If you’ve decided to take the step to help protect yourself and your community by getting vaccinated against COVID-19, there are a number of ways you can prepare to make the experience as undaunting as possible.
1. Check your eligibility. It is unlikely you will not be eligible for a vaccine. The World Health Organization says COVID-19 vaccines are safe for most people aged over 18 years including those with pre-existing and auto-immune conditions. The Pfizer/BionTech vaccine has also been deemed safe for people aged 12 and over. Depending on the system in your country, you may need to book an appointment or there may be drop-in or drive-through centres available.
2. Be prepared. When you go to get your vaccine, bring a mask and some hand sanitiser. In many cases, these will be supplied at the vaccination venue but it’s a good idea to have them in case there are crowds prior to entering the venue. Wear clothing that makes it easy for the vaccinator to access the injection site, eg, a loose T’shirt with sleeves that can be easily lifted to reveal your shoulder. If you have an appointment, you may have been given a code or similar. Bring that along. In New Zealand, bringing your NHI number, if you know it, is also a good idea. If you don’t have any of these things, bringing ID will help the staff find you on their system.
3. If you’re anxious, bring a support person and, if you’re comfortable to, let the staff know you have anxiety. A lot of people are anxious about getting a jab, so staff know how to handle that. Practising some breathing exercises can help reduce your nervousness. Try inhaling to a count of four, holding your breath for another four-count, then exhaling to a count of eight. Repeat for six cycles. If you don’t like breathing exercises, naming five things you can see, then four, then three, two and, finally, one, can help ground you.
4. What to expect. Depending on the set-up of the venue, you may have to line up, physically distanced. At reception you will be asked for your details and your appointment confirmation, if you have one. They will check whether you have any symptoms, have been at a location of interest or have had a recent COVID test. Then, you may be given a fresh mask and some hand sanitiser to use. The next step may be to talk to another person and supply them with your name and date of birth. In New Zealand, if you don’t have an appointment, they may ask for your NHI number or, if you don’t have it and you’re not on the system, your ID. You may be asked again if you have symptoms of COVID. Then you will be able to go to a booth to get your shot. The vaccinator will ask you if you’re well, if you have had any reactions to vaccines before and tell you about the common side effects. They’ll usually put the shot in the arm you tend to use least.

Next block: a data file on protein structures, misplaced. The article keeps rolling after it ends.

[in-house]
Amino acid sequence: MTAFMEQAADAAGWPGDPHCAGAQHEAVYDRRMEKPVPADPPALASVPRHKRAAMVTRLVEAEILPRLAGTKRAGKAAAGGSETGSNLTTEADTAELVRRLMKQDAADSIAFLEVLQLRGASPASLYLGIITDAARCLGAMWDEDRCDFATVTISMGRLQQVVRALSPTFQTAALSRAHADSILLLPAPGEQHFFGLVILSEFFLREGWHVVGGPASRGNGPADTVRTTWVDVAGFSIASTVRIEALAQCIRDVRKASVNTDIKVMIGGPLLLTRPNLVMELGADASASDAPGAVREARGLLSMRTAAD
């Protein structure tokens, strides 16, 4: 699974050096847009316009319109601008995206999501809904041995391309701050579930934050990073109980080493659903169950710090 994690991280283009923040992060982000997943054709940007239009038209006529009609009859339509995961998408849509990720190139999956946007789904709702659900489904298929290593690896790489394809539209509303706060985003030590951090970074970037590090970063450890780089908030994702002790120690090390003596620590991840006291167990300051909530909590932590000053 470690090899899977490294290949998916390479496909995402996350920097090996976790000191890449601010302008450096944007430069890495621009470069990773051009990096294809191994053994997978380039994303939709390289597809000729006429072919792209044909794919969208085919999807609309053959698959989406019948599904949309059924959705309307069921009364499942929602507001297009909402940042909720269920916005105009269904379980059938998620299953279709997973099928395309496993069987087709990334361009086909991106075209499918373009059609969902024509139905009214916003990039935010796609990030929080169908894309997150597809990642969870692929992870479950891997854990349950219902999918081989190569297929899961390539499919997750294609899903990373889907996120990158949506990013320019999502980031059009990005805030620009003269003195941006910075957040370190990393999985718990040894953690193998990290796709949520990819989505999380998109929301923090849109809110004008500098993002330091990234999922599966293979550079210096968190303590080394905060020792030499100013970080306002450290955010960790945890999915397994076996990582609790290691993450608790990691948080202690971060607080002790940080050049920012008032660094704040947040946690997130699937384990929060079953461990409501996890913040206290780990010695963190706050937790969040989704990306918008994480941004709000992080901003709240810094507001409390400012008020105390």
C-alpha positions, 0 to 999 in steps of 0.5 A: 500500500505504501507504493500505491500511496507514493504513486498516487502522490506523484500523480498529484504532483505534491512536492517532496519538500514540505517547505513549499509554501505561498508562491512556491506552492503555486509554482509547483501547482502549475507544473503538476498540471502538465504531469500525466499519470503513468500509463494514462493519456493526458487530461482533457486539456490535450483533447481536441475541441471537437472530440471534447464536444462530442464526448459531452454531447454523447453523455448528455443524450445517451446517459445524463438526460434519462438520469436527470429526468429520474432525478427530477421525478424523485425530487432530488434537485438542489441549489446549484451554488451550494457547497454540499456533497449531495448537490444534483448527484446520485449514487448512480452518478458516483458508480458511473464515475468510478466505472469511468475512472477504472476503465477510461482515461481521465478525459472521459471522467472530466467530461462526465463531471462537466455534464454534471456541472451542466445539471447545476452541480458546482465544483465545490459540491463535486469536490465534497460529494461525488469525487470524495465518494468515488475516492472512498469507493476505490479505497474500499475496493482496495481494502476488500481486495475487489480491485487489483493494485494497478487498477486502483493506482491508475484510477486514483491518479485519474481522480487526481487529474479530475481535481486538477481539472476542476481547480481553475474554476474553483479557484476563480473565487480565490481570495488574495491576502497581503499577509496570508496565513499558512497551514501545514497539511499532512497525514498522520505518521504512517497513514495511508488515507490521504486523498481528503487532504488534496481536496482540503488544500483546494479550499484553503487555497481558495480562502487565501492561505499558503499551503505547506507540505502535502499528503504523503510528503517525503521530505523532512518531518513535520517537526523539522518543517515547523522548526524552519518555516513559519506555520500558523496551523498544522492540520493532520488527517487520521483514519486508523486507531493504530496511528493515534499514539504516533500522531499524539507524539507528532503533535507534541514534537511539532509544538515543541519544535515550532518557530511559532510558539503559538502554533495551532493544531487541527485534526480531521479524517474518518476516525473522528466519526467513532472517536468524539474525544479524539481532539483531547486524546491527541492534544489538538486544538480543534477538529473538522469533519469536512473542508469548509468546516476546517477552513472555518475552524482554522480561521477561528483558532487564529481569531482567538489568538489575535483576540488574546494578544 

5. Is it painful? Most people say the jab doesn’t hurt. Reports range from a slight pinch to feeling nothing at all. But some people say they have a sore, achy or heavy arm afterward. If the site of your jab hurts, you can put a cold compress on it, but don’t rub the area.
6. Can I take painkillers? It’s not recommended to take painkillers, such as paracetamol, prior to the jab but, if you experience a sore arm, achiness, fever or headache afterward, it is considered safe to take it then.
7. What are the most common side effects? Not everyone will experience side effects, but the most common ones are:
- Arm soreness
- Mild fever
- Muscle or joint aches
8. What happens after the jab? Once your jab is complete, you’ll be asked to wait in a socially-distanced waiting area for around 15 minutes. This is normal for most vaccines and is a safety precaution in case a person has a reaction.
9. Aftercare. Once you’ve had your jab, make sure you drink plenty of water and don’t forget to eat regular, nourishing meals. Be extra kind to yourself, rest and relax. You deserve it, for taking one for the team!
10. Second jab. For double-dose vaccines, such as the Pfizer and AtraZeneca versions, make sure you get your second jab, ideally six weeks but no less than three weeks later. The Delta variant of COVID is particularly wily and you really need that second jab for best protection. It usually takes two weeks after vaccination for a good immune response to kick in.
11. Will life go back to normal after being vaccinated? COVID vaccines help reduce the transmissibility of COVID and the likelihood you’ll have severe symptoms or need hospitalisation. They, like most vaccines, don’t provide 100 per cent protection, so make sure you continue wearing a mask in places where physical distancing isn’t possible, wash or sanitise your hands regularly and cover your coughs and sneezes.
Article sources and references
- World Health Organization. COVID-19 advice for the public: Getting vaccinated. Accessed September 2021https://www.who.int/emergencies/diseases/novel-coronavirus-2019/covid-19-vaccines/advice
- Healthcare New Zealand. Preparing for the COVID-19 Vaccination. Accessed September 2021https://www.healthcarenz.co.nz/service/explore-specialist-advice/preparing-for-the-covid-19-vaccination/
- World Health Organization. Episode #23 - I am vaccinated, what next? Accessed September 2021https://www.who.int/emergencies/diseases/novel-coronavirus-2019/media-resources/science-in-5/episode-23---i-am-vaccinated-what-next?
- Centers for Disease Control. Possible Side Effects After Getting a COVID-19 Vaccine. Accessed September 2021https://www.cdc.gov/coronavirus/2019-ncov/vaccines/expect/after.html